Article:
Perhaps no single photo is more symbolic of America’s troubles during the Great Depression than Dorothea Lange’s “Migrant Mother.” Depicting an itinerant farm worker, Florence Owens Thompson, and five of her children apparently in the grips of despair on the side of the road, this single image came to surmise an entire era.
At first black and white photos were the only way images could be developed, printed, and shown to the world. With digital technology and having all the information at our fingertips allows some obsessive artists delve into the past to bring the past to life by adding color and making the images more relatable. Or does it? Some people have argued that the past shouldn't be altered, and that it must be left as is, preserved and untouched. They argue that the images shape history, and should remain as factually correct as possible. However, when watching the video and seeing the way the images are transformed surely adds another level to the ability to relate to the images.
Memorial Day is a day set aside in remembrance of those members of the Armed Forces who have made the ultimate sacrifice. This Memorial Day, photographer Kate Woodman released a series called War Widow, that gives an intimate look at the life of those left behind. The series manages to honor the families of the fallen by approaching the pain, grief and loss they suffer with a raw, unflinching eye.
In this short documentary video from TIME, Dutch creative Erik Kessels explains his interest in amateur photography, including where it started and what he sees in it. What started as simply buying discarded family photo albums has now stirred an interest with the mortality of an image, where with the proliferation of sites like Flickr and Instagram, photographs now have a much shorter lifecycle. This culminates in a very interesting exhibition, featured at the end of the video.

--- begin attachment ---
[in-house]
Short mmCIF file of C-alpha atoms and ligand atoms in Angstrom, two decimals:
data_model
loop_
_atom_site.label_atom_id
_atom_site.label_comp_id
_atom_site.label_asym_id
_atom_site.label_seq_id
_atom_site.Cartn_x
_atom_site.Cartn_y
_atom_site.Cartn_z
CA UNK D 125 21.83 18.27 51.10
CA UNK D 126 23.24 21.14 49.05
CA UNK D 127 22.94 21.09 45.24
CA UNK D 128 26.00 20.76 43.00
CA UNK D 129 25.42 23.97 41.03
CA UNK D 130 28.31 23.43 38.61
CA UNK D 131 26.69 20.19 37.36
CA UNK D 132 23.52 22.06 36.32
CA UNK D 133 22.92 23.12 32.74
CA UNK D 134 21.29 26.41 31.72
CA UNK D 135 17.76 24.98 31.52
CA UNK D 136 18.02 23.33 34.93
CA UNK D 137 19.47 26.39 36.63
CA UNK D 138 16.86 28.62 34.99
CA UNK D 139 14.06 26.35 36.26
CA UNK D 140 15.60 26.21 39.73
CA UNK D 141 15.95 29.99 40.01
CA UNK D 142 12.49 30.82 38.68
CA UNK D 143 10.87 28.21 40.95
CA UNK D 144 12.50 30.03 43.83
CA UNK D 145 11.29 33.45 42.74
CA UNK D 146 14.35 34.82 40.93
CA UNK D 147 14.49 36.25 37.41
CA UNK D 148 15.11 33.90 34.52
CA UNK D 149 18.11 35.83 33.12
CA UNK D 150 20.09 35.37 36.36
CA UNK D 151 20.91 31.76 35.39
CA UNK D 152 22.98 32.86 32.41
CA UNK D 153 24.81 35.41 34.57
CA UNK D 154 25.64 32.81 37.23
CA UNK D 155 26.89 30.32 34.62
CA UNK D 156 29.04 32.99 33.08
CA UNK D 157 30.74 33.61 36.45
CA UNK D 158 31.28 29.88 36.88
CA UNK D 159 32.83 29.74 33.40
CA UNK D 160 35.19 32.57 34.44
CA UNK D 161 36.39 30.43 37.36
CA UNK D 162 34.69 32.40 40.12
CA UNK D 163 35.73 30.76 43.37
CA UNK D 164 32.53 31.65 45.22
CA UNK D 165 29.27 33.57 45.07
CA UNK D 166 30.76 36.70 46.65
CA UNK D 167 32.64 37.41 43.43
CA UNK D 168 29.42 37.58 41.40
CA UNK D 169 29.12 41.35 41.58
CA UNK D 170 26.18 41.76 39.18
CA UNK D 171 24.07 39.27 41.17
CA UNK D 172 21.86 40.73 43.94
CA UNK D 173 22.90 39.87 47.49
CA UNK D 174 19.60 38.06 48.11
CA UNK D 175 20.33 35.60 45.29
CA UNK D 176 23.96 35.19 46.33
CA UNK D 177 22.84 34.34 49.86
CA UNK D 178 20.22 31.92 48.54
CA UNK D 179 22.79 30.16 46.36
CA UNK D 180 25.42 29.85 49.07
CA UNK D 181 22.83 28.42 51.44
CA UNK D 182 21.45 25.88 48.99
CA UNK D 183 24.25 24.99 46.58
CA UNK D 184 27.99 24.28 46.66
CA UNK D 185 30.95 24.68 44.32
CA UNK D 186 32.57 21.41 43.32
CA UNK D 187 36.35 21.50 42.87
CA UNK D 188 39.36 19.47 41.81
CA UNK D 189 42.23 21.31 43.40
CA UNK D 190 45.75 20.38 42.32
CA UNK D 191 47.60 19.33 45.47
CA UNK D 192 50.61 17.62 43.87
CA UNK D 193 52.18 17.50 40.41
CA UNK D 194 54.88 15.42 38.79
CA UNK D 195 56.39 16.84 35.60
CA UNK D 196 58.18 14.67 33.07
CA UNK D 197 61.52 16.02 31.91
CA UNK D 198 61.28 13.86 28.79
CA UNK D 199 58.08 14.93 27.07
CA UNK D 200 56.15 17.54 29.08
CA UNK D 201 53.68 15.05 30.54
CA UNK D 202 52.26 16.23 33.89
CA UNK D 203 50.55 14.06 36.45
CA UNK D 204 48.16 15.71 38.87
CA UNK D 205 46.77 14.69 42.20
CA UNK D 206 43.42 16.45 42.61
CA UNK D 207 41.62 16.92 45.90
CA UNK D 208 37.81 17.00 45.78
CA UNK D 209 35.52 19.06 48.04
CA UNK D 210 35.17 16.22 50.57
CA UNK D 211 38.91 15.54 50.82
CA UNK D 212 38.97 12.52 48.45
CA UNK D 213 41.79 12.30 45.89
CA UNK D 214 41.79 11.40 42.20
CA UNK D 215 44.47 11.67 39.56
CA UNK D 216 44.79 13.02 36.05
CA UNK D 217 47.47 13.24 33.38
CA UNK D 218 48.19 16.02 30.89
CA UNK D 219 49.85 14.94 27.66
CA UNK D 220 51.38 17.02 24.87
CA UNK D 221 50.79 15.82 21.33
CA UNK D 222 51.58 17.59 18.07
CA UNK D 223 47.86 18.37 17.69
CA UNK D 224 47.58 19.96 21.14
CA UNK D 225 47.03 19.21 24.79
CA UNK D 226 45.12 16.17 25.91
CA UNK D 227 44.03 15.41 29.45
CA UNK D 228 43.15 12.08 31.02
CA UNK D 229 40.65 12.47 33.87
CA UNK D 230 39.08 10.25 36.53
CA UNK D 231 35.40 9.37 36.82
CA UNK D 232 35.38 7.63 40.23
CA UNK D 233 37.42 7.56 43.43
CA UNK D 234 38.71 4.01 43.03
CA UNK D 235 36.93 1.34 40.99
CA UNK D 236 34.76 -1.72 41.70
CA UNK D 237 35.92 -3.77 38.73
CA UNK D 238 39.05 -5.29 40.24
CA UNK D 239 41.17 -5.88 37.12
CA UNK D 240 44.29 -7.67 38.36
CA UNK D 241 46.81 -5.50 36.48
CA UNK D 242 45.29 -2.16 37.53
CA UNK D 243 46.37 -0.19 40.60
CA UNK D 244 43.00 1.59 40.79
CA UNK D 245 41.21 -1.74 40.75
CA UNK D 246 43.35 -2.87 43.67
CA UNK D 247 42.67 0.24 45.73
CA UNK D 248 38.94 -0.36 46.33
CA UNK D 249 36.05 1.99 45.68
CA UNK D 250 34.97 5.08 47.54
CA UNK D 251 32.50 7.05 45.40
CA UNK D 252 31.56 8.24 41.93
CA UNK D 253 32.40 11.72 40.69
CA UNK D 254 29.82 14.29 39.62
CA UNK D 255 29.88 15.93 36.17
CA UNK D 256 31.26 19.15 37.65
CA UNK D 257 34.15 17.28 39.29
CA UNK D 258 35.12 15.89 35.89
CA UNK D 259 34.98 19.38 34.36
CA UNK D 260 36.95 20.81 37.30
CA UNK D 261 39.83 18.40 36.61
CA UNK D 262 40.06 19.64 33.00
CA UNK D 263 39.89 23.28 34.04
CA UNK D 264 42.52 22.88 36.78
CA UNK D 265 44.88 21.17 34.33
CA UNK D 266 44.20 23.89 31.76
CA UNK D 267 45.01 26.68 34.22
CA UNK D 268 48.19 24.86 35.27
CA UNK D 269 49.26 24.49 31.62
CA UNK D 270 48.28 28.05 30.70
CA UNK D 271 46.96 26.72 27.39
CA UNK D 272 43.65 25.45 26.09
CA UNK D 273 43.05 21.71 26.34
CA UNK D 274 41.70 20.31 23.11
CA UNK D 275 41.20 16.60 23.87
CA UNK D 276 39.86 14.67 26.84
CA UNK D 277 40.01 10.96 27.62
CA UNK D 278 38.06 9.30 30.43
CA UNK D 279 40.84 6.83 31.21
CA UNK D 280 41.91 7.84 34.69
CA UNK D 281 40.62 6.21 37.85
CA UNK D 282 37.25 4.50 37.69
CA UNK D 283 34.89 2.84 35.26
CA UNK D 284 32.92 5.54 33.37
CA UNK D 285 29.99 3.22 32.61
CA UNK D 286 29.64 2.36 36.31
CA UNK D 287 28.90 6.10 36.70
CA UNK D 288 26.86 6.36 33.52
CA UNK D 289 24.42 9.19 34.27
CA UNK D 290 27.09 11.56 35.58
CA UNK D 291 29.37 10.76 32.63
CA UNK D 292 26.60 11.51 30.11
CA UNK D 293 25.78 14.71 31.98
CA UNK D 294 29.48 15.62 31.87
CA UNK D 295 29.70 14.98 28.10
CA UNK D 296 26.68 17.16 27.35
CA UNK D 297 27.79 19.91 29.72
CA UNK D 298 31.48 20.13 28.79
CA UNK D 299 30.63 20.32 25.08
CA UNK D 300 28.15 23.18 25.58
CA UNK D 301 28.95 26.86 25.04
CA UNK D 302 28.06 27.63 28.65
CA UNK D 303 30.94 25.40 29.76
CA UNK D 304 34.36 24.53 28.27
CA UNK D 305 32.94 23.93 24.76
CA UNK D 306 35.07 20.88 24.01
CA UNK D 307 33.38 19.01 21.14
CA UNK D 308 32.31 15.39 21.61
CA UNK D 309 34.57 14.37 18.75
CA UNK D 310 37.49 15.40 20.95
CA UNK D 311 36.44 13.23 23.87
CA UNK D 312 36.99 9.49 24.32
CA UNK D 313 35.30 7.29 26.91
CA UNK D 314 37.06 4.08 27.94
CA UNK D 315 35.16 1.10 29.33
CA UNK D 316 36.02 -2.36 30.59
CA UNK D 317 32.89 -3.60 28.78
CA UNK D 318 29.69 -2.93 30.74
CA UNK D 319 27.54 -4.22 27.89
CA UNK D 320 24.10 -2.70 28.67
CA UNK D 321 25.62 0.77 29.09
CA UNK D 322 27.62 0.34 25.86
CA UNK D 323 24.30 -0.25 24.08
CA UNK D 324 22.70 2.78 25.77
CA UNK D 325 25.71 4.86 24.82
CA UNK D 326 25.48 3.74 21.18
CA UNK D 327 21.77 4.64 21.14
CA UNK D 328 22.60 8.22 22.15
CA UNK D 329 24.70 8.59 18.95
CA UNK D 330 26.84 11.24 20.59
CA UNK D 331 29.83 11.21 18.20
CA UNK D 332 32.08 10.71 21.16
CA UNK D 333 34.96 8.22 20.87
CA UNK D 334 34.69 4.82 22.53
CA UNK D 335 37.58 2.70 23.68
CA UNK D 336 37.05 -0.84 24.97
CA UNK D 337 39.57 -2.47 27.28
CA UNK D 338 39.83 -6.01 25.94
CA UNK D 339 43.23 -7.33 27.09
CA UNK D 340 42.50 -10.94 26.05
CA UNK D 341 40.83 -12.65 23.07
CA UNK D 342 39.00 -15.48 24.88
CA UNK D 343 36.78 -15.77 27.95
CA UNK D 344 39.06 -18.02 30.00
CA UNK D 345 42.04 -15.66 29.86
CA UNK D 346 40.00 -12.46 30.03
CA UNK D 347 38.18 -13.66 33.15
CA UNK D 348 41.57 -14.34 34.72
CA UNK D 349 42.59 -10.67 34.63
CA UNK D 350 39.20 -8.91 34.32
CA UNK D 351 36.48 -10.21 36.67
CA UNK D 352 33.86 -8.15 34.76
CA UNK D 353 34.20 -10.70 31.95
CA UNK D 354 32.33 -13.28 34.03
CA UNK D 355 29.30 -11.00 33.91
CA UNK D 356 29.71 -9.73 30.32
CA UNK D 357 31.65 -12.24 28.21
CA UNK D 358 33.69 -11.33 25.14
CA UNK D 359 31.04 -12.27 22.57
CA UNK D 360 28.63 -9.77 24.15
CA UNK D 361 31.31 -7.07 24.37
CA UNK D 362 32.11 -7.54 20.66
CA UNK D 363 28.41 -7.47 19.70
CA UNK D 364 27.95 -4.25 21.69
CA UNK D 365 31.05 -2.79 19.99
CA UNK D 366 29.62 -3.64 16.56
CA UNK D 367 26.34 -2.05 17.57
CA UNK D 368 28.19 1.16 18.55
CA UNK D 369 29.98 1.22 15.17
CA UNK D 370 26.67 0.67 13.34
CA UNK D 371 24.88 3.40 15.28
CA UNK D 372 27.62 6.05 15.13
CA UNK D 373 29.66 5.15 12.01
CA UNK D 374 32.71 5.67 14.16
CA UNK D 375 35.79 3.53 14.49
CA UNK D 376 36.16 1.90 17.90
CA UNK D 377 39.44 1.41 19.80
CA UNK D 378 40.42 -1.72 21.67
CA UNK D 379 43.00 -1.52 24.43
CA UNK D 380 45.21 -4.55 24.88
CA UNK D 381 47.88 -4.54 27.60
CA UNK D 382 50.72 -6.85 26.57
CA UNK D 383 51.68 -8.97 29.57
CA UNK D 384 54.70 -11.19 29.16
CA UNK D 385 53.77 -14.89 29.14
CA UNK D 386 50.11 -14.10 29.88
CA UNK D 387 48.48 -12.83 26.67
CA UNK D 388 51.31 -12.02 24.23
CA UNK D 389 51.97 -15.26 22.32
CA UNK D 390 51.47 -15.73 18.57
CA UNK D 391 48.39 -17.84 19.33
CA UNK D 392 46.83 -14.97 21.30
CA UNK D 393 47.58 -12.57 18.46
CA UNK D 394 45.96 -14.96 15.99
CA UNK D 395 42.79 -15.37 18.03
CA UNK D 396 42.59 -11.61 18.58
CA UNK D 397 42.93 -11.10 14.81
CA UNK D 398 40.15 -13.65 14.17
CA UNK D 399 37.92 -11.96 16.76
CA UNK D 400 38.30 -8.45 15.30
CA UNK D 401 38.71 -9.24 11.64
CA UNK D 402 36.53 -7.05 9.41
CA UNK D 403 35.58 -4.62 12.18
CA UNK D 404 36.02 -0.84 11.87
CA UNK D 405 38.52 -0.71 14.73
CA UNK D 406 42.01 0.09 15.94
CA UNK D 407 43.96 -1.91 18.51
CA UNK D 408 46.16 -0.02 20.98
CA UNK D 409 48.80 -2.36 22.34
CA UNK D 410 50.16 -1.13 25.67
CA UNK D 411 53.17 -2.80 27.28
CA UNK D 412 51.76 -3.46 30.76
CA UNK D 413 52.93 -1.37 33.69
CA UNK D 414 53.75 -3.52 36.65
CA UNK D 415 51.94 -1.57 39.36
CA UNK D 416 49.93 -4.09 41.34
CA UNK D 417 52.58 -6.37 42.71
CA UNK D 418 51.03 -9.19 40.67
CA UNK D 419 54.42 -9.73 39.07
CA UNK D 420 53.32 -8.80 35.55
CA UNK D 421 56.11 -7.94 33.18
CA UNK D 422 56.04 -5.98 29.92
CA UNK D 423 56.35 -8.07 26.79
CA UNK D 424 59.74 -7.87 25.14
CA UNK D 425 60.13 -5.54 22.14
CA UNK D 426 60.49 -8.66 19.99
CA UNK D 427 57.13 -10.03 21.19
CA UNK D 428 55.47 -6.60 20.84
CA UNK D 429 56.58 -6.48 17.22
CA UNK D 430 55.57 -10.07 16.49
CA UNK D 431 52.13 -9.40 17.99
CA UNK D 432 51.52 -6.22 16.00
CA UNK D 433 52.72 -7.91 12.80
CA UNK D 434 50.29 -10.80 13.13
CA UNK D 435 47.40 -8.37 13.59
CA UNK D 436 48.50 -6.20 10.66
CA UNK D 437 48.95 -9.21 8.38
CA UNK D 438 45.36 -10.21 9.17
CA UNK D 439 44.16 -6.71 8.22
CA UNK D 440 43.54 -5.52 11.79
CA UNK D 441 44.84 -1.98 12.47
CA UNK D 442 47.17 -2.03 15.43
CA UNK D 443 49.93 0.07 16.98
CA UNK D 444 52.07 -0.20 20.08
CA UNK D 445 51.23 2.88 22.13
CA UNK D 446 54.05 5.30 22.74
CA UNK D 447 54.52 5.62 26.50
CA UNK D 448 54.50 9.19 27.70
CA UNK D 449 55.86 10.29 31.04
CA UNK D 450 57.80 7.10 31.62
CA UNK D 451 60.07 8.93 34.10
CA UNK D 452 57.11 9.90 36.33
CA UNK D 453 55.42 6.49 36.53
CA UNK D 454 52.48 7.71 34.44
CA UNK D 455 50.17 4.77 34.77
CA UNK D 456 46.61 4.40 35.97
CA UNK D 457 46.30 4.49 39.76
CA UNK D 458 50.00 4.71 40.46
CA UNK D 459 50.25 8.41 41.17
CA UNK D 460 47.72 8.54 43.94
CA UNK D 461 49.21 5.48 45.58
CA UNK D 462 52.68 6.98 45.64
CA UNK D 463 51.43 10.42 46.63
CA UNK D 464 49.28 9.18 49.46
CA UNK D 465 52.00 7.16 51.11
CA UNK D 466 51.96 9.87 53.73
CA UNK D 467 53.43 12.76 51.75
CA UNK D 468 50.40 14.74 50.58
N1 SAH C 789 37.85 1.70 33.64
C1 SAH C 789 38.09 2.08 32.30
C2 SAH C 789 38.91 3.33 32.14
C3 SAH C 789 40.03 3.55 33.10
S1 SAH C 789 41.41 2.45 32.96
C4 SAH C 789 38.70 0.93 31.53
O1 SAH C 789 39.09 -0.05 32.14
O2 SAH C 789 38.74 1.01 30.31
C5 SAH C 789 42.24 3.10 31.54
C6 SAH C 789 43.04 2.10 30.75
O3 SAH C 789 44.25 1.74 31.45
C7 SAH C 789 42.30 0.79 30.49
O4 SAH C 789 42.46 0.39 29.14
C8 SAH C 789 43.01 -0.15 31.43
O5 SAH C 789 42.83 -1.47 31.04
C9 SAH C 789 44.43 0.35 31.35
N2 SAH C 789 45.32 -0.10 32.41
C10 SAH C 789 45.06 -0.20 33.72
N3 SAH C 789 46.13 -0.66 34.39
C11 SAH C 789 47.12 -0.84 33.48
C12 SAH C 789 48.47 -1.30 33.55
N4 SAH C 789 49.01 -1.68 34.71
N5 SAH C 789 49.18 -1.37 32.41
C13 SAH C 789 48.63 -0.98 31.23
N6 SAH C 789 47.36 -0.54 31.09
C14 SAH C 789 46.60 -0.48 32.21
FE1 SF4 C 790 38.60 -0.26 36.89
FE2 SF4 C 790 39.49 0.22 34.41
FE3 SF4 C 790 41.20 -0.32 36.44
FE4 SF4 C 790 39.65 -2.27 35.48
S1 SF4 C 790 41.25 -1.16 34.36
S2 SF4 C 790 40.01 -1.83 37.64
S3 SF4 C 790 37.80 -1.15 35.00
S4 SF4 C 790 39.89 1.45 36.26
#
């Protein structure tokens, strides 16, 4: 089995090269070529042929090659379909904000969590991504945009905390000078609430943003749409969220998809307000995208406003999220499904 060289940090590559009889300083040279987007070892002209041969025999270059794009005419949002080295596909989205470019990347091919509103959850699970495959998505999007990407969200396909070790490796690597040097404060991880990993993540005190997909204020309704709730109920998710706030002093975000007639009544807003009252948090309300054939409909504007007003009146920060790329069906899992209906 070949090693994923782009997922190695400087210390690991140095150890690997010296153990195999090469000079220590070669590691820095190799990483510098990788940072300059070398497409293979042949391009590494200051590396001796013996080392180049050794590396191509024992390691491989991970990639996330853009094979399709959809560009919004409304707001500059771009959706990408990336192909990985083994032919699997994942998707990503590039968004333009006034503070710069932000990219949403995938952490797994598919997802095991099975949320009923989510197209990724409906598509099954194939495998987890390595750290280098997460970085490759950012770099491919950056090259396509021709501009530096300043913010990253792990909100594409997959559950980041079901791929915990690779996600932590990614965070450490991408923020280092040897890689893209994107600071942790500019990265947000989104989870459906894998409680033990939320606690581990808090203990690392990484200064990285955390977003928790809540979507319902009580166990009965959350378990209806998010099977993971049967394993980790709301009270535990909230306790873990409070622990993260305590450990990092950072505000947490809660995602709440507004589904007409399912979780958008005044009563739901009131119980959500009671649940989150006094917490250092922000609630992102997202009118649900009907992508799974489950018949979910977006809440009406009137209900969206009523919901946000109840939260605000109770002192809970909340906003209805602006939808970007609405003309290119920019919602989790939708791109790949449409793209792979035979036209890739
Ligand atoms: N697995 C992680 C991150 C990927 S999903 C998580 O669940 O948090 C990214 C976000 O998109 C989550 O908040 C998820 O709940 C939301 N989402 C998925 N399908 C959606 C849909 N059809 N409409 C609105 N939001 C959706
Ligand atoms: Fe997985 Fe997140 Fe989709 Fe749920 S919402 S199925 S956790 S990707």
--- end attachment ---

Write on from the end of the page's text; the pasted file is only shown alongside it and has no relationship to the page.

If you want to be a photographer or filmmaker you need to know your art form's history, and how it came about. You need to know what has been done in the past that gives you the opportunity to hold these devices our hands today. What makes it so incredibly special is that within just over a hundred years we have seen the invention of the first motion picture camera and the progression in technology to what we have today. This video is a quick summary of how the technology came about. Edison and his assistant W.K.L. Dickson developed the way to display still images consecutively, creating the illusion of motion, a technology still used today.
In this video, directors tell us how they define what it is to make a movie. They give advice to the viewer, the next generation of filmmakers. The filmmakers in the video are all masters of composition, rhythm, and flow of their movies. This also makes them great at evoking emotions because of it. But essentially, it's all about the story and not the medium. It's the same with photography. It's very hard to make a wrong decision when buying a camera today. With any camera brand you buy, you will get great image quality with beautiful color, quick auto-focus, and superb image stabilization. But can you tell a story with your mind and then use the camera as a tool to tell that story?
It's been 9 years since Australian photographer Alexander Khimushin left home to travel the world, and he's since been to over 80 countries. While many travelers prefer short-term sightseeing tours, Khimushin is a firm believer that off the beaten path is the only way of traveling. Meeting indigenous people all over the world was the most inspiring part of his journey. This realization led to a personal project called, "The World in Faces," which he started around three years ago.